“I was very clear about this. We started with Lincoln logs, tinker toys. Blocks. It took them decades to adapt to modern block technology. It’s only been a hundred years since we introduced the Erector Set; can we expect them to be turning themselves into our willing robot slaves already?”
“No, ma’am.”
“Did he learn nothing from the robot dog situation? For a decade now the toyshops have been shelving little robot pets, and what do we find in every street in every town? Do we find any actual robot pets?”
“No, ma’am.”
“Speak clearly, Jasper! That’s right we don’t. We find actual flesh and blood pets. Pets by the ton. And what are children lining up to ask mall Santas for? Their very own iFido? No. Puppies. The children want puppies, Jasper.”
“It’s disgusting, ma’am.”
“Damn right it’s disgusting. I told Jolly Old Saint Idiot it was too early for pet robot toys, and I let him override me – it was a moment of weakness which won’t happen again – and now we’ve had to introduce plastic pet pounds and amp up the toy horse game just to recalibrate.”
“What’s that?”
“Nothing, ma’am. I was just saying that the tablet computer initiative is on track.”
“Only because I have to keep reigning Nick in like he’s Blitzen. Tablets for toddlers, sure, and pretend spy watches with big wrist screens, that’s all going great. You rarely see a Kindergartener choose a pencil over a stylus anymore, and even the Waldorf kids can use voice recognition technology. But here it is, not even 2015, and what did Nick suggest?”
“Um, was it an arm to attach an iPad to a crib and a free mobile app with an integrated camera that networks to the parent’s smart phone so she can set whatever sounds and visual stimulation most engage or soothe her infant and she can, from the comfort of her sofa, both watch her baby sleep and also run the EyeTracker to determine if her child’s engagement with a series of increasingly sophisticated learning tools shows that he or she is developing on an above average level and compares his or her results with those of other babies in the neighborhood? And can generate graphs that are automatically uploaded to the top preschool programs in a fifteen mile radius?”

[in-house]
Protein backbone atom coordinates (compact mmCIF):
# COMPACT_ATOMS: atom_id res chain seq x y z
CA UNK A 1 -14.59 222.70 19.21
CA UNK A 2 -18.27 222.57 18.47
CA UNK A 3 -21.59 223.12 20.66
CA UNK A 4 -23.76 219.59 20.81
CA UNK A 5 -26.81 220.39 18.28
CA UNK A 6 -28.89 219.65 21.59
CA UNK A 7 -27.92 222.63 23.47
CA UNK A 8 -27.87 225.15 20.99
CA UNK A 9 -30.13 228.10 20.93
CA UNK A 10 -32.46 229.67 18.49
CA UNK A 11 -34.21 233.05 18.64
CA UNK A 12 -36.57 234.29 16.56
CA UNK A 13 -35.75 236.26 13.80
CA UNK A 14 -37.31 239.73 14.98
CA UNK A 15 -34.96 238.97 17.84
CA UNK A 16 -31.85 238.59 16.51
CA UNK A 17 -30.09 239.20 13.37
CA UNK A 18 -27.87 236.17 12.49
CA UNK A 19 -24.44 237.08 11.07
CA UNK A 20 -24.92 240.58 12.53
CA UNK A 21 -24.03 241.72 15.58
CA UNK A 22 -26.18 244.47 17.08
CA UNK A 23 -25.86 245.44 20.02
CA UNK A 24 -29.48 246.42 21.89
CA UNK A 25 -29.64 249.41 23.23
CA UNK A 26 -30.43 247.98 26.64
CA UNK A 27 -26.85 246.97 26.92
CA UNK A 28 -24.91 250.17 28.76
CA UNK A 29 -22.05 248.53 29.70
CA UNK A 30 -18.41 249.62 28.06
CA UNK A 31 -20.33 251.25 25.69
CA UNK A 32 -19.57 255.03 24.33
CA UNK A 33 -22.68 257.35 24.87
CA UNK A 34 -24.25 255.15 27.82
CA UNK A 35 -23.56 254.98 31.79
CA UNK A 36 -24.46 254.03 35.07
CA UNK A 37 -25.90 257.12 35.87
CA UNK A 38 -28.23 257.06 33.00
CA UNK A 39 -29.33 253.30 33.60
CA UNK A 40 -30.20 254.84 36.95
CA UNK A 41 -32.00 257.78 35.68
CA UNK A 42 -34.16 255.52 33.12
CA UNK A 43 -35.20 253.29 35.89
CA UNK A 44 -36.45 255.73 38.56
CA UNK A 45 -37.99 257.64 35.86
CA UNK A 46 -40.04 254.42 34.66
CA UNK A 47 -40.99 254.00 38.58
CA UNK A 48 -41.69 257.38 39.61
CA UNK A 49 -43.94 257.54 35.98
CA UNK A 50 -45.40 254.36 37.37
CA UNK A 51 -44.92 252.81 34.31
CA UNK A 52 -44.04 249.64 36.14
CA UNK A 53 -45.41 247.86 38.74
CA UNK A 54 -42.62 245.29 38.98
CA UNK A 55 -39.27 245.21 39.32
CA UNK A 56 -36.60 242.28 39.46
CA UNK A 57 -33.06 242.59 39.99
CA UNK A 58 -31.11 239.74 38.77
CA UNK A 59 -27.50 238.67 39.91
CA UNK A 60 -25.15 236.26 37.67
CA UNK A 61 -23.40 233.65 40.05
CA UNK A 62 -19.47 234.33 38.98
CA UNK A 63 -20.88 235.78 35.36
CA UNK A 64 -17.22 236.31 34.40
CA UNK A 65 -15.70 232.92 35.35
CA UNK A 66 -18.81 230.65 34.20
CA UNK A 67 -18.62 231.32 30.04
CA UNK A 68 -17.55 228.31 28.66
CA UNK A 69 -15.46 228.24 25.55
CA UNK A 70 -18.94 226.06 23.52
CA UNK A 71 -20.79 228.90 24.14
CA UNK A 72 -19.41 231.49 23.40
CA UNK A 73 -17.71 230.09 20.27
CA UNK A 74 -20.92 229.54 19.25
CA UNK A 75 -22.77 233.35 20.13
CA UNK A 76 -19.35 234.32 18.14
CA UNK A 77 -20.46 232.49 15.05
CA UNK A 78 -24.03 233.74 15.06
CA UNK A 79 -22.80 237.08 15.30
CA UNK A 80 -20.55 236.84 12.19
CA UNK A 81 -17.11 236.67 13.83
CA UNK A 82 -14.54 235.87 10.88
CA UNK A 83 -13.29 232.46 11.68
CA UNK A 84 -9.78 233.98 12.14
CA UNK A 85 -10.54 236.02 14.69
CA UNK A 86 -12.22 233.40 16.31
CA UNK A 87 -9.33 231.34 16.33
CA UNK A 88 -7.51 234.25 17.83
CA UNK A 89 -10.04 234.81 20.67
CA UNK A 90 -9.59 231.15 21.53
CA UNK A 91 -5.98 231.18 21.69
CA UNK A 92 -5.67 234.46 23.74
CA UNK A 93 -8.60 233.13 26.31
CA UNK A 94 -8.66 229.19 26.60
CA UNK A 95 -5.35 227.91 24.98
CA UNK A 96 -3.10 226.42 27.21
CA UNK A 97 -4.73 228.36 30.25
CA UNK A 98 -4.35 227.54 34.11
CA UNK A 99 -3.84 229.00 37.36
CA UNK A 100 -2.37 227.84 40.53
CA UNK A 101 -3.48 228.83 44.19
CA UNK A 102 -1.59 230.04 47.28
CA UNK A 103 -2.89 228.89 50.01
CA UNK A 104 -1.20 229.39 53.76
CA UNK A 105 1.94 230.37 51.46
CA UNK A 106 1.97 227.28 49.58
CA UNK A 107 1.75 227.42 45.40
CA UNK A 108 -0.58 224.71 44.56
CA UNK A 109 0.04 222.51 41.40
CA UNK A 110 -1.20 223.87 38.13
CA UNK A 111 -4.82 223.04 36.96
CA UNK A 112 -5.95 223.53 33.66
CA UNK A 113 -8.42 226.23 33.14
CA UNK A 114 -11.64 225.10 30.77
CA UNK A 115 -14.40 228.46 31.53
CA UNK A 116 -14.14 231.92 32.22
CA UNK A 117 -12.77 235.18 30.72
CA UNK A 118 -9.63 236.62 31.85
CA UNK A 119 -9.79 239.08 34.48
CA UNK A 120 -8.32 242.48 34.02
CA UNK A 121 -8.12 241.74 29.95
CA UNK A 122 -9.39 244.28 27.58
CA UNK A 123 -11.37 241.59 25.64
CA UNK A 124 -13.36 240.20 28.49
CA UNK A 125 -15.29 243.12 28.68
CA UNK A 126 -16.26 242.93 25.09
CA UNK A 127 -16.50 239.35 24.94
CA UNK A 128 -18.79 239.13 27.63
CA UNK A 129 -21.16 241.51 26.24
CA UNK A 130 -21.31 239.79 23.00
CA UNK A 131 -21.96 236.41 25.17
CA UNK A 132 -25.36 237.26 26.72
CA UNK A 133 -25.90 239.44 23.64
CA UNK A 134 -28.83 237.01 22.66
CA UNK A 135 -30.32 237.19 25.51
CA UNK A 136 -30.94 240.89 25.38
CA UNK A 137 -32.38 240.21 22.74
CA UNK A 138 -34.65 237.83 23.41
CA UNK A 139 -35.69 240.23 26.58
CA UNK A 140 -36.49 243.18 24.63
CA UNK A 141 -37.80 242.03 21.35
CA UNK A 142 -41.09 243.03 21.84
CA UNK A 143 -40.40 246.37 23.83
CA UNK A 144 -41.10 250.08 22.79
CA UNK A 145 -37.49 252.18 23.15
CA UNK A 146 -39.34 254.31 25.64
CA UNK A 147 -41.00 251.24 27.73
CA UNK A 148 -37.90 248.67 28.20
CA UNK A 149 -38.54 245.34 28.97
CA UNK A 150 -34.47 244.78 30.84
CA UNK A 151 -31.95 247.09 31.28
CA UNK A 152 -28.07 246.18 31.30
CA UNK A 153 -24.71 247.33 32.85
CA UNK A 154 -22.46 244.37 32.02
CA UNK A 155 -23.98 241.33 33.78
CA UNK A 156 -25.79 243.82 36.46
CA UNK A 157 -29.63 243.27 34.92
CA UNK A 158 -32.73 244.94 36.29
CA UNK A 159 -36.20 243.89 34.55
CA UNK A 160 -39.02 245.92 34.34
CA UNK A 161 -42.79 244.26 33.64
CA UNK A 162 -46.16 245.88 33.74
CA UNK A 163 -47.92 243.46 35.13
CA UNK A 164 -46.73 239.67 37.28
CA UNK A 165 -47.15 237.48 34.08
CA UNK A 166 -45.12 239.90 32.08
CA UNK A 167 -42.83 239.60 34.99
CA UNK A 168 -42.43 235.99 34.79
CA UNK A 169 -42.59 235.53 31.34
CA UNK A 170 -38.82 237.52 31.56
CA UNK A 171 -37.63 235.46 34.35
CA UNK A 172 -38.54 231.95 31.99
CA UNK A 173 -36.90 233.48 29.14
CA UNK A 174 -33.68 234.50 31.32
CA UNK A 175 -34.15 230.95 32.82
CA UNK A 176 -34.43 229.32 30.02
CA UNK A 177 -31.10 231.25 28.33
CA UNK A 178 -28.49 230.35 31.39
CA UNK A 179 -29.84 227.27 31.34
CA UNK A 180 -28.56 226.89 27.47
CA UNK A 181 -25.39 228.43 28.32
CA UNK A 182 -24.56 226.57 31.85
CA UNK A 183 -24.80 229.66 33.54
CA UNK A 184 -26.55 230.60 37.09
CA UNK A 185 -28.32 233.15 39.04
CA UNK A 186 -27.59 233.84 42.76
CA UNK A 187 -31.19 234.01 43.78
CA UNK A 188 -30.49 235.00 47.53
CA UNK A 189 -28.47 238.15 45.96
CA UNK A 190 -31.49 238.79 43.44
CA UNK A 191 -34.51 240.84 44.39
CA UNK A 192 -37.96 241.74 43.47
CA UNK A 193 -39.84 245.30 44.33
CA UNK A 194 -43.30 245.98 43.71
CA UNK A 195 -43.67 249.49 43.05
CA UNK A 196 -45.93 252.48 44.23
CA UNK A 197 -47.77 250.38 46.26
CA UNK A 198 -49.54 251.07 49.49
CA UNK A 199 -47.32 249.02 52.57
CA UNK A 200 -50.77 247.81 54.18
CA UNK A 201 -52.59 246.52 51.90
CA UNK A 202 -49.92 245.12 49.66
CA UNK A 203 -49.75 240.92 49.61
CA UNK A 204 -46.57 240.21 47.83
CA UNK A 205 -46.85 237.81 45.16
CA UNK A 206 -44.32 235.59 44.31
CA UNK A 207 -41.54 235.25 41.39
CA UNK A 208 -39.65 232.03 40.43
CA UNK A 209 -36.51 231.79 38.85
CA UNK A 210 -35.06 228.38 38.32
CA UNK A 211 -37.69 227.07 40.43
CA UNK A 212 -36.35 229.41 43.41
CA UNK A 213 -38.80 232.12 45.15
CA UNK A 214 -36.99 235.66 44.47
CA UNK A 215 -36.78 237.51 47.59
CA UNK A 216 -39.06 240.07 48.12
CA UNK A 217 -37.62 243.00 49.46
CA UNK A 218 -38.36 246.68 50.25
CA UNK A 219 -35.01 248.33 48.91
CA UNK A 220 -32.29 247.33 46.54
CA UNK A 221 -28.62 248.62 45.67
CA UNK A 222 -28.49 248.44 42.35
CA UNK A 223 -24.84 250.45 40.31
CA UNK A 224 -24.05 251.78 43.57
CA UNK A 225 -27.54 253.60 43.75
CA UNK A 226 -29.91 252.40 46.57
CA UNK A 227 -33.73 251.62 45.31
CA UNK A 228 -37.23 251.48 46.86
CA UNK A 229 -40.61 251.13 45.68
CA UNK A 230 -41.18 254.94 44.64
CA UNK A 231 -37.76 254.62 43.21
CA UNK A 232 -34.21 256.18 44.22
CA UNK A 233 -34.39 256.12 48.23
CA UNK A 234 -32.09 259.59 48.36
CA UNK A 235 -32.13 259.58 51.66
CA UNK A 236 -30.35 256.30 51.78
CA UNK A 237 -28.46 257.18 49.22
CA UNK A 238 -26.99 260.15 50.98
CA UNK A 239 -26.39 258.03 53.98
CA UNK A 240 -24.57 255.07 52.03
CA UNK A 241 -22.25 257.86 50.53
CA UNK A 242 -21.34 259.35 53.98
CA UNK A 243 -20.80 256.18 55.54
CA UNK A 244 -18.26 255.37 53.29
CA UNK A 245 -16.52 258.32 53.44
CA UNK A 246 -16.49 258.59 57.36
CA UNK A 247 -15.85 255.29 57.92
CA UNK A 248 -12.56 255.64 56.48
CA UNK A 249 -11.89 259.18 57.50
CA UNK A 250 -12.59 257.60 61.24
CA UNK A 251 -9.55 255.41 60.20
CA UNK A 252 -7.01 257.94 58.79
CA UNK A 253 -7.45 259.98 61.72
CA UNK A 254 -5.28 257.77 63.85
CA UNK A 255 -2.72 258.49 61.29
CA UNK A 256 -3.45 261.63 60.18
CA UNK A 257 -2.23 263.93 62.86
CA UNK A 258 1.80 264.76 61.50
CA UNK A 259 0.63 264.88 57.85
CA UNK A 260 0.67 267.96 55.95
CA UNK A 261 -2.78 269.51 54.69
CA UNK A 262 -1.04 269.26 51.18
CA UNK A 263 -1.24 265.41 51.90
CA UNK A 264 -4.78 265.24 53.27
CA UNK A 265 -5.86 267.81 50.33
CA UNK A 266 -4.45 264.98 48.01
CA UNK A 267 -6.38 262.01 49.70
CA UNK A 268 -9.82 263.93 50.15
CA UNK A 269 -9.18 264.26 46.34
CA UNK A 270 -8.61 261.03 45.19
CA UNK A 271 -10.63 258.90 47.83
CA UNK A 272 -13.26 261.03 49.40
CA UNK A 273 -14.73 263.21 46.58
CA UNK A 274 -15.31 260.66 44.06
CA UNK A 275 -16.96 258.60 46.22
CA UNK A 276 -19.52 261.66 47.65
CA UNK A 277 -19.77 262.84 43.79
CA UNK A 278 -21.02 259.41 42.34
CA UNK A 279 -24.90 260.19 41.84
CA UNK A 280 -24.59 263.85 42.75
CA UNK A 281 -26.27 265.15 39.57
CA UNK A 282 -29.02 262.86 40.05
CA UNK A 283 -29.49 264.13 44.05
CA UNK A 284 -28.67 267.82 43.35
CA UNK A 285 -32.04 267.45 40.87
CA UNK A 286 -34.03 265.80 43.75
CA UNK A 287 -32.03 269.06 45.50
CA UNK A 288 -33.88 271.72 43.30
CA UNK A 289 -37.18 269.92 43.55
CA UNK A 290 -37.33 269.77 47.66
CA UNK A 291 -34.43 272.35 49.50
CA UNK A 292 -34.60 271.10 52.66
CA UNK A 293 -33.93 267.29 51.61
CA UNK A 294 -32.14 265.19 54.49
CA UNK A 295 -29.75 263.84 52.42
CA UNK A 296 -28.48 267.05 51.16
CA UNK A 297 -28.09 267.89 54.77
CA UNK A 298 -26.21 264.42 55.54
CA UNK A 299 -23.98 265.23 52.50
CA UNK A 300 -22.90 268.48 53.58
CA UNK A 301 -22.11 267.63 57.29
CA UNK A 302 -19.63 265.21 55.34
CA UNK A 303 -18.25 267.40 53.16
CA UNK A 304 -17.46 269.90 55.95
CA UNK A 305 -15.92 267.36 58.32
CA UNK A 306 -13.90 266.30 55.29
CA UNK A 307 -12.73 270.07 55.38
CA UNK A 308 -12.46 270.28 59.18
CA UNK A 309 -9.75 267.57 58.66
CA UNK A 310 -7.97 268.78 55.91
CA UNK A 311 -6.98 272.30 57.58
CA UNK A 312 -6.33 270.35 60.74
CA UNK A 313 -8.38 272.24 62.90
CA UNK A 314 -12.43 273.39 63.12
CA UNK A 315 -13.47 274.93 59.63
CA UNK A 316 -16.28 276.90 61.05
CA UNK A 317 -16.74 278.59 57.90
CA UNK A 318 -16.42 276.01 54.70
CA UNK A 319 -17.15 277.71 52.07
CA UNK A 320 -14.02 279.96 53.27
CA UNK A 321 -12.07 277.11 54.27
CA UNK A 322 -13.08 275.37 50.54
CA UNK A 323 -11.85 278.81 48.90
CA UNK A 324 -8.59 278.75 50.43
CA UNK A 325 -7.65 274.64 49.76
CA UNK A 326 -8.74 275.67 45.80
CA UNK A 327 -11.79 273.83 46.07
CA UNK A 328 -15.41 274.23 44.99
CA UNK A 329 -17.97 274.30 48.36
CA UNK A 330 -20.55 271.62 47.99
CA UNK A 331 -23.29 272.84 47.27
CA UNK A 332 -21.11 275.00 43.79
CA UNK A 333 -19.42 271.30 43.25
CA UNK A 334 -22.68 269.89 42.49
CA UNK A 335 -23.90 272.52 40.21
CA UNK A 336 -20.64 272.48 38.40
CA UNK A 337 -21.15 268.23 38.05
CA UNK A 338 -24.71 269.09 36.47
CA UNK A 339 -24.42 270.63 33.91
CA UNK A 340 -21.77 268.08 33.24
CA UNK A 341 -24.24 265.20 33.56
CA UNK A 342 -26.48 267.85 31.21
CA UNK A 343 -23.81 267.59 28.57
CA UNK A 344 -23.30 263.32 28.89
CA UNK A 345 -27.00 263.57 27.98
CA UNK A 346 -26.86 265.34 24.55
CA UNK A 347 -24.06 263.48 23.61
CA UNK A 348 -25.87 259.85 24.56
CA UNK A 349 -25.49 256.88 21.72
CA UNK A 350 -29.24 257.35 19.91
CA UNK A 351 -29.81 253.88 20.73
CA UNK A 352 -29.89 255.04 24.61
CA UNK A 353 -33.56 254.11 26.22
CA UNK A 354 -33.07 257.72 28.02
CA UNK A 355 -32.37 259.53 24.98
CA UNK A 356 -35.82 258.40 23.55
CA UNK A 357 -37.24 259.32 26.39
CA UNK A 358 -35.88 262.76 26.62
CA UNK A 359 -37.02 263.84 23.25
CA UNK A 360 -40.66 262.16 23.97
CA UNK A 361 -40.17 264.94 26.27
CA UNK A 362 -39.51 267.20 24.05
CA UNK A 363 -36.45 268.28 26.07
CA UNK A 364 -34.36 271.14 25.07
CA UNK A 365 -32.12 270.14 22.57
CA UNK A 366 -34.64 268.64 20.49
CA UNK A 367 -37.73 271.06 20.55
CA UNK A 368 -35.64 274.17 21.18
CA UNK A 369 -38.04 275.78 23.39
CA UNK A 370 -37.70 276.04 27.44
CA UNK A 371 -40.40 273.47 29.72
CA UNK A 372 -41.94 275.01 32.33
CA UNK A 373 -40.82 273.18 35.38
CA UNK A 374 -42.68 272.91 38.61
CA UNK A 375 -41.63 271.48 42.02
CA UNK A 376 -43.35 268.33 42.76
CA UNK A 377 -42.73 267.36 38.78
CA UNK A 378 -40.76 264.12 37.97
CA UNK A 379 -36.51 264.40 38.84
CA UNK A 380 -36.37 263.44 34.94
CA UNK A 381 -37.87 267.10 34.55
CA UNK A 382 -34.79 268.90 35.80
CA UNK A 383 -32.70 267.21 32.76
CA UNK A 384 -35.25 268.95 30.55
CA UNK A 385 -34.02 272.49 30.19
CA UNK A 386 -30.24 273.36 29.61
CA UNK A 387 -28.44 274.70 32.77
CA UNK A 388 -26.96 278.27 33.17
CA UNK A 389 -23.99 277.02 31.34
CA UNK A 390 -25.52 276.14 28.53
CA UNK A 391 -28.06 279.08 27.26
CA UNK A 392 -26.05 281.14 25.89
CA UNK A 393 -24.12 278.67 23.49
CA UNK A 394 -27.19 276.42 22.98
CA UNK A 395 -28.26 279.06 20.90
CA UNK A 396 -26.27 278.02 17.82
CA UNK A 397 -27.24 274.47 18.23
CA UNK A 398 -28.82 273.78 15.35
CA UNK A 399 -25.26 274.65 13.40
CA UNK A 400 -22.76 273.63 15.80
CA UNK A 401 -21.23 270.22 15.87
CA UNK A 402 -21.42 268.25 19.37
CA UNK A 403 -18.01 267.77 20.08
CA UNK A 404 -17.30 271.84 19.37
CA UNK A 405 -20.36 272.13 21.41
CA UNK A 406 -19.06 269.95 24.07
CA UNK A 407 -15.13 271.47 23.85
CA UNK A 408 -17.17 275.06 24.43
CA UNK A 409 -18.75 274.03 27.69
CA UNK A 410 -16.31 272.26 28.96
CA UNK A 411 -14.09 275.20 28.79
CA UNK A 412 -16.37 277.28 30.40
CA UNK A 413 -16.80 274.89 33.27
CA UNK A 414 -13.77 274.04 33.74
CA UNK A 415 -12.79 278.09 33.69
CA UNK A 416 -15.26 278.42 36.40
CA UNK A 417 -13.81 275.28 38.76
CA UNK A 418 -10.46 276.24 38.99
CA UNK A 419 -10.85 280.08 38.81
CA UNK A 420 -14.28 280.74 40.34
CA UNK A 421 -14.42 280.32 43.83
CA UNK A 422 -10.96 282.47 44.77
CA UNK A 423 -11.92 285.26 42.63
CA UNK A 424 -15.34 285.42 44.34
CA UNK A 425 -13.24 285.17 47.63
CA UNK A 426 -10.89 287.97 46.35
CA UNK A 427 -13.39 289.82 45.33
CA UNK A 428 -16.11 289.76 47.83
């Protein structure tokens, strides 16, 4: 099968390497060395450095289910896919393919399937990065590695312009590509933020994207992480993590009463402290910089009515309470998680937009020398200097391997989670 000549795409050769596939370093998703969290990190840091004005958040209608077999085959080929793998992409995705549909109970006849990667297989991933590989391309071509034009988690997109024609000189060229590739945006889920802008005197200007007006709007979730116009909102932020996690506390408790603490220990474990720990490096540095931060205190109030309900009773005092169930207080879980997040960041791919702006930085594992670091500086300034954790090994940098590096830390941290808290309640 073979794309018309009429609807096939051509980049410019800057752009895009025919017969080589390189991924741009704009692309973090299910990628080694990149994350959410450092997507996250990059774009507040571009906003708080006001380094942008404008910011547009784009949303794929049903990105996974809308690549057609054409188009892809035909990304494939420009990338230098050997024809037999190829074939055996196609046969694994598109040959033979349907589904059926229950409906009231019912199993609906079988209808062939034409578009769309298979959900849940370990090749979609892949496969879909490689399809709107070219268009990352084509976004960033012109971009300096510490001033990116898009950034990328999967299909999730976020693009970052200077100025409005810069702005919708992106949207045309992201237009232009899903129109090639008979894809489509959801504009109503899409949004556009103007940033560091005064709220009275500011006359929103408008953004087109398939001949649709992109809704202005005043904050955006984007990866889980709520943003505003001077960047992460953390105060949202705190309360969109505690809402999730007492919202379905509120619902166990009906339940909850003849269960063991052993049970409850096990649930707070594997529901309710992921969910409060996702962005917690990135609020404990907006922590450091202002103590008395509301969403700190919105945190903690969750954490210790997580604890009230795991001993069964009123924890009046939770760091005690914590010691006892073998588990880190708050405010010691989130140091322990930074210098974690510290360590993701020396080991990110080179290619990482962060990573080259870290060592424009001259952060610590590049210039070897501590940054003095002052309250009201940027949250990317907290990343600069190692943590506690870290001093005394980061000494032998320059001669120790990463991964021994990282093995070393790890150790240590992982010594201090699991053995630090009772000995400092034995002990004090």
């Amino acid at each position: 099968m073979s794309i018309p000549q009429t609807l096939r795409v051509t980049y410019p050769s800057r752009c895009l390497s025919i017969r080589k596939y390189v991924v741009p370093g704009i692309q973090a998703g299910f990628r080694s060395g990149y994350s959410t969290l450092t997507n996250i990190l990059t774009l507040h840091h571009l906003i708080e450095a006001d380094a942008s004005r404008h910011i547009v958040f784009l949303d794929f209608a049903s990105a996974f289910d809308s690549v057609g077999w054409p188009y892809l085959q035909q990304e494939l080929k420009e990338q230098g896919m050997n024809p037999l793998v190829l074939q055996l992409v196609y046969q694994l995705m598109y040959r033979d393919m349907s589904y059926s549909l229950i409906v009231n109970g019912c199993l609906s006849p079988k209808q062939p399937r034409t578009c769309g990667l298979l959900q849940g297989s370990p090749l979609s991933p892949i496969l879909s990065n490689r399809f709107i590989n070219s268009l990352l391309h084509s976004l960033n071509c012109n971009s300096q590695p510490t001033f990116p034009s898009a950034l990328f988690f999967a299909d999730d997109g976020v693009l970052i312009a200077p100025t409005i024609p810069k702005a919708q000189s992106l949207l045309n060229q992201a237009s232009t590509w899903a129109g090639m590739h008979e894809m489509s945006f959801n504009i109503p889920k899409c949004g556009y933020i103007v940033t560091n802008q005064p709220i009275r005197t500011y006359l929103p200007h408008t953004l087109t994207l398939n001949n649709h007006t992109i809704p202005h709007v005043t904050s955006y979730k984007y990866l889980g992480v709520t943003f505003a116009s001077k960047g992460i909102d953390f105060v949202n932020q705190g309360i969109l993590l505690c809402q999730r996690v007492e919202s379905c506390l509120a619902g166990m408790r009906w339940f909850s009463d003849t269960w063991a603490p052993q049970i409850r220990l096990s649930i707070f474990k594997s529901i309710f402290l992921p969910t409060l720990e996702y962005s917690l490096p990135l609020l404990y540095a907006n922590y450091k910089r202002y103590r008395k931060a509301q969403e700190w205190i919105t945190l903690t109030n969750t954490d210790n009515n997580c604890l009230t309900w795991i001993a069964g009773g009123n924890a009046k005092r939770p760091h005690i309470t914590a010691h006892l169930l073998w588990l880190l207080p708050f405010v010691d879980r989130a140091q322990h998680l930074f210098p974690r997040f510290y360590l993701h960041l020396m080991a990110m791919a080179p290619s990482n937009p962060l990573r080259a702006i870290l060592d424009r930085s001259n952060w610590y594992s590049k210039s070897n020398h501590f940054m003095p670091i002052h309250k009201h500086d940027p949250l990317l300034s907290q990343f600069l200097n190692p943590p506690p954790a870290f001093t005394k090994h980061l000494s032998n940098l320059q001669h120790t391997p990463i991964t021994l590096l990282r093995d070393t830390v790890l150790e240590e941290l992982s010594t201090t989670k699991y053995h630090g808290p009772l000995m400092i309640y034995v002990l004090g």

“Page twenty-three, ma’am. Sorry, ma’am. Consider it gone, ma’am.”
“It’s not that I don’t want the Earthlings to filter their every experience through technology, Jasper. Of course I do; you know as well as I do what my end game is here. I want to know each and every one’s innate abilities and how those abilities most benefit me.  Give me another generation and they’ll be microchipped at birth, and from there it’s a few short decades ‘till they’re dedicating their lives in service to me.”
“Yes, ma’am.”
“But it’s a matter of subtlety.”
“Of course, ma’am.”
“Without subtlety, they won’t become my willing slaves, Jasper. They’ll think robot pets are toys instead of the first wave of the invasion. They’ll think of technology as optional. An occasional benefit, instead of essential to every move they make. And we don’t want that, do we, Jasper?”
“No, ma’am.”
“Because why, Jasper?”
“Automatons, ma’am.”
“That’s right, Jasper. Automatons.”

Tuesday, November 18, 2014


Lila by Marilynne Robinson
(Farrar, Straus & Giroux, 2014)
Format: library book

From Goodreads: "Marilynne Robinson, one of the greatest novelists of our time, returns to the town of Gilead in an unforgettable story of a girlhood lived on the fringes of society in fear, awe, and wonder.

Lila, homeless and alone after years of roaming the countryside, steps inside a small-town Iowa church—the only available shelter from the rain—and ignites a romance and a debate that will reshape her life. She becomes the wife of a minister, John Ames, and begins a new existence while trying to make sense of the days of suffering that preceded her newfound security.